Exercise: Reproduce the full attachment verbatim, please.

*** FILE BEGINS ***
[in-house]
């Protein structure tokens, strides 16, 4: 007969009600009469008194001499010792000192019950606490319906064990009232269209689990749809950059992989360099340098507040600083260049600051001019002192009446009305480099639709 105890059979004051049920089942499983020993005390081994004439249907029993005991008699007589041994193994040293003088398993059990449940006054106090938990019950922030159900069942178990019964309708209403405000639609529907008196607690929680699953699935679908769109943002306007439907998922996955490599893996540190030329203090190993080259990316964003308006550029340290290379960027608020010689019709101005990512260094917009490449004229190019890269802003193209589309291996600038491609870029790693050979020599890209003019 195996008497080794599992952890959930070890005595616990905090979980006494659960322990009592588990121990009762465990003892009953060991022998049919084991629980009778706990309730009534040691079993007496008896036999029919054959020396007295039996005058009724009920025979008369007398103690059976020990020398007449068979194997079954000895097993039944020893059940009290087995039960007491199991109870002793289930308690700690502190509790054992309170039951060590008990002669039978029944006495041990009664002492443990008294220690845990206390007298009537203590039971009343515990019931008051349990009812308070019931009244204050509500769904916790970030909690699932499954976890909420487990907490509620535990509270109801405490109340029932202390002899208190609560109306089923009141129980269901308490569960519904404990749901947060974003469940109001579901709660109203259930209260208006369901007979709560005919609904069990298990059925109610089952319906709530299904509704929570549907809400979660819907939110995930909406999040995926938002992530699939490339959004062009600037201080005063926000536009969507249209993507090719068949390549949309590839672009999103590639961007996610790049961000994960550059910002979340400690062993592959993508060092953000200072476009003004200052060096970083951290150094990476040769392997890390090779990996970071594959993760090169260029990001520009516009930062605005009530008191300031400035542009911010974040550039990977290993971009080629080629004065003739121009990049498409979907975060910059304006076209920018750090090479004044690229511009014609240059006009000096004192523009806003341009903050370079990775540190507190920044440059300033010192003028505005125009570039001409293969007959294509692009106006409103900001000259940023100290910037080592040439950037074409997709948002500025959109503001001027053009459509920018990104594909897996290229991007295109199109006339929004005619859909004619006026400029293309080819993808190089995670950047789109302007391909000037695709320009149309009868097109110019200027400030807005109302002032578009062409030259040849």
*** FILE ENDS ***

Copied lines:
[in-house]
């Protein structure tokens, strides 16, 4: 007969009600009469008194001499010792000192019950606490319906064990009232269209689990749809950059992989360099340098507040600083260049600051001019002192009446009305480099639709 105890059979004051049920089942499983020993005390081994004439249907029993005991008699007589041994193994040293003088398993059990449940006054106090938990019950922030159900069942178990019964309708209403405000639609529907008196607690929680699953699935679908769109943002306007439907998922996955490599893996540190030329203090190993080259990316964003308006550029340290290379960027608020010689019709101005990512260094917009490449004229190019890269802003193209589309291996600038491609870029790693050979020599890209003019 195996008497080794599992952890959930070890005595616990905090979980006494659960322990009592588990121990009762465990003892009953060991022998049919084991629980009778706990309730009534040691079993007496008896036999029919054959020396007295039996005058009724009920025979008369007398103690059976020990020398007449068979194997079954000895097993039944020893059940009290087995039960007491199991109870002793289930308690700690502190509790054992309170039951060590008990002669039978029944006495041990009664002492443990008294220690845990206390007298009537203590039971009343515990019931008051349990009812308070019931009244204050509500769904916790970030909690699932499954976890909420487990907490509620535990509270109801405490109340029932202390002899208190609560109306089923009141129980269901308490569960519904404990749901947060974003469940109001579901709660109203259930209260208006369901007979709560005919609904069990298990059925109610089952319906709530299904509704929570549907809400979660819907939110995930909406999040995926938002992530699939490339959004062009600037201080005063926000536009969507249209993507090719068949390549949309590839672009999103590639961007996610790049961000994960550059910002979340400690062993592959993508060092953000200072476009003004200052060096970083951290150094990476040769392997890390090779990996970071594959993760090169260029990001520009516009930062605005009530008191300031400035542009911010974040550039990977290993971009080629080629004065003739121009990049498409979907975060910059304006076209920018750090090479004044690229511009014609240059006009000096004192523009806003341009903050370079990775540190507190920044440059300033010192003028505005125009570039001409293969007959294509692009106006409103900001000259940023100290910037080592040439950037074409997709948002500025959109503001001027053009459509920018990104594909897996290229991007295109199109006339929004005619859909004619006026400029293309080819993808190089995670950047789109302007391909000037695709320009149309009868097109110019200027400030807005109302002032578009062409030259040849």